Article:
With the first official day of summer coming Wednesday, countless numbers of outdoor enthusiasts across the Golden Isles will hit public parks, nature preserves and hiking trails.

All those nature lovers will undoubtedly be welcomed by park rangers and tour guides, but some of Georgia’s ickiest residents are waiting, too: ticks.

These tiny blood suckers are common in Georgia and can carry diseases, including Lyme disease and Rocky Mountain spotted fever. But there are precautions people can take to prevent being bitten, a local physician said.

Dr. Pauline Jacinto of Southeast Georgia Health System’s Infectious Disease Care Center said most of the defense measures are common sense, but a refresher doesn’t hurt.

“The best way to avoid Lyme (disease) is, of course, to prevent tick bites,” she said. “The majority of cases are usually reported this time of year, which is summer until fall. You have to be cautious when walking in the woods or grassy areas.”

Jacinto advises wearing long pants and sleeves, insect repellent and checking skin after walks through wooded areas. Because ticks can also be carried indoors by pets, checking them helps as well.

“And in order to reduce tick population, maintain a clean backyard, mow the lawn, trim tall grasses and bushes,” she also said.

And if a tick does bite, don’t panic.

“Make sure you pull the tick off completely from your skin,” she said. “A tick typically has to be attached in your skin for at least 36 hours to infect the host.”

When removing a tick, use tweezers to get as close to the skin as possible and pull upward on the tick. Don’t jerk or twist the tick, because that can cause the mouthparts to stay lodged in skin. After removal, apply disinfectant immediately and wash hands with hot, soapy water.

Lyme disease, which can be caused by bacteria transmitted by the tick, is not exceedingly common in Coastal Georgia, but people should monitor tick bites for about 30 days. If a Lyme disease infection occurs, it will likely include symptoms of fever, chills and joint pain. A red rash, often shaped like a bull’s eye, can appear and enlarge over a period of time. Later signs may include sever headache, facial droop and nerve pain.

If a person suspects a tick-borne illness, physicians may use a physical exam, medical history and sometimes a blood test to confirm an infection. Most cases of Lyme disease clear up after a few weeks of antibiotics, Jacinto said. Sometimes, the disease can linger and present chronic symptoms, but that’s uncommon, Jacinto added.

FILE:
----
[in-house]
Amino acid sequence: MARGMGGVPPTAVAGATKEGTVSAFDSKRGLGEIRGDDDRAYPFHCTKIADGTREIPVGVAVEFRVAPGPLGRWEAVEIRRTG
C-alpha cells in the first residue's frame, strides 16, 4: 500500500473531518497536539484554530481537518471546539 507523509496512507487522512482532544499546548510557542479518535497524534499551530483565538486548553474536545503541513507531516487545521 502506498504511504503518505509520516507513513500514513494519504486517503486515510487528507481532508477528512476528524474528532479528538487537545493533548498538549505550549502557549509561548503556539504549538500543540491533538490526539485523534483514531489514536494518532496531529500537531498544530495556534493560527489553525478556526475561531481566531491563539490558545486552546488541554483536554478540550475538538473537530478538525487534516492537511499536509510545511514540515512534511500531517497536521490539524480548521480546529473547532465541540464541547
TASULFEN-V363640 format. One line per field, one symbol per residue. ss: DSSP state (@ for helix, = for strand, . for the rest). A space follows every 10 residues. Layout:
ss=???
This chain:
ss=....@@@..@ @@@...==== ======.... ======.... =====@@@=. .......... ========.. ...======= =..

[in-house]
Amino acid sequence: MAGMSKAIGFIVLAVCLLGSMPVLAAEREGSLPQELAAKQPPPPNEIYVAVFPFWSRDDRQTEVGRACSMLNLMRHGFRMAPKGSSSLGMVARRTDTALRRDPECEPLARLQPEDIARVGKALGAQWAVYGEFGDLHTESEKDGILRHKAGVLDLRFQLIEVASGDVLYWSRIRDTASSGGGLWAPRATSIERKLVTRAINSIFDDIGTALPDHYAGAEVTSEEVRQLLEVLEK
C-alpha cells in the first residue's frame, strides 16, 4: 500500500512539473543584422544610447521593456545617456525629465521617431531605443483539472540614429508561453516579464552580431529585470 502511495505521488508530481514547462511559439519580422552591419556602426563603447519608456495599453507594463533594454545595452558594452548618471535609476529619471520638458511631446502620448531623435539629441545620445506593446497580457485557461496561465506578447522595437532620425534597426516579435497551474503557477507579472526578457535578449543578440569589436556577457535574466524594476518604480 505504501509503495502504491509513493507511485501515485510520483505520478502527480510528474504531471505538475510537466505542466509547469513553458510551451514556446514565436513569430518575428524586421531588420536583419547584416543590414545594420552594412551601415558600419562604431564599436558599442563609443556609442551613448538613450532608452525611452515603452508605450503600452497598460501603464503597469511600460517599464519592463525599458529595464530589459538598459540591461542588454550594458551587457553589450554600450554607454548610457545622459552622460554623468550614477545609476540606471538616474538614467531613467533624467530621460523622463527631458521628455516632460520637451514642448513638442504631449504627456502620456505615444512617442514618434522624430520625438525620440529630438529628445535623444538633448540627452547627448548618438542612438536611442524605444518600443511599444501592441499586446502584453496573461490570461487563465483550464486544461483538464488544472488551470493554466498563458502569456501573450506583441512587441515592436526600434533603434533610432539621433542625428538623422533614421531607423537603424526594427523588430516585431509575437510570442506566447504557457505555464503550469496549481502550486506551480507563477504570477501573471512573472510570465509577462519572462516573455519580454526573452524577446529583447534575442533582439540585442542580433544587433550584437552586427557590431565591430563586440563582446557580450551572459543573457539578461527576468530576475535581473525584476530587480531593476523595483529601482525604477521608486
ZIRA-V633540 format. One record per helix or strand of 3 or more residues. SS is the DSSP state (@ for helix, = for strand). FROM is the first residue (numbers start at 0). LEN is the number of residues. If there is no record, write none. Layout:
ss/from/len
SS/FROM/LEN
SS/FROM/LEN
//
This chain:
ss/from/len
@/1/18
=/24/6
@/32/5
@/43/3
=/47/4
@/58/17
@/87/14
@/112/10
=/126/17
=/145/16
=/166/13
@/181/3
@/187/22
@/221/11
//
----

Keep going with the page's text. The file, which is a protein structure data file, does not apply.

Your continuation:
“Chronic Lyme disease occurs in a small percentage of the population where the symptoms last for more than six months despite treatment,” she said. “Although the exact cause is unknown, it is believed to be due to residual damage to tissue and the immune system cased by the infection.”

Lyme disease was first reported in Georgia in 1987, according to the University of Georgia. Most cases occur in the northern half of the state, but are possible in Coastal Georgia. Three tick species are common in Georgia. The Lone Star tick, with its unusually long mouthparts, is generally found in brushy bottomlands frequented by deer. People can recognize the Lone Star tick by its trademark white dot, which can be found on the backs of females and is diffuse on males.

The American dog tick has shorter mouthparts and both males and females have diffuse white markings on their backs. Their preferred hosts — not surprisingly — are dogs, but will also bite humans.

The third species, the black-legged tick, is smaller than the other two common species, and has no white markings. These ticks are commonly found on deer, dogs, birds and sometimes humans. While the other two species of ticks will feed during all stages of their life cycle, black-legged ticks feed only as adults.

Ticks survive best in high grass and brushy areas, according to the University of Georgia. Game trails, with their high deer populations, are frequently home to large numbers to ticks.

It’s key to note that ticks need high levels of moisture to survive. High humidity, thick vegetation and high wild animal populations make the perfect environment for ticks to survive.

Homeowners can reduce the risk of ticks by keeping the lawn mowed, applying pesticides and fencing the yard to keep other dogs and animals out.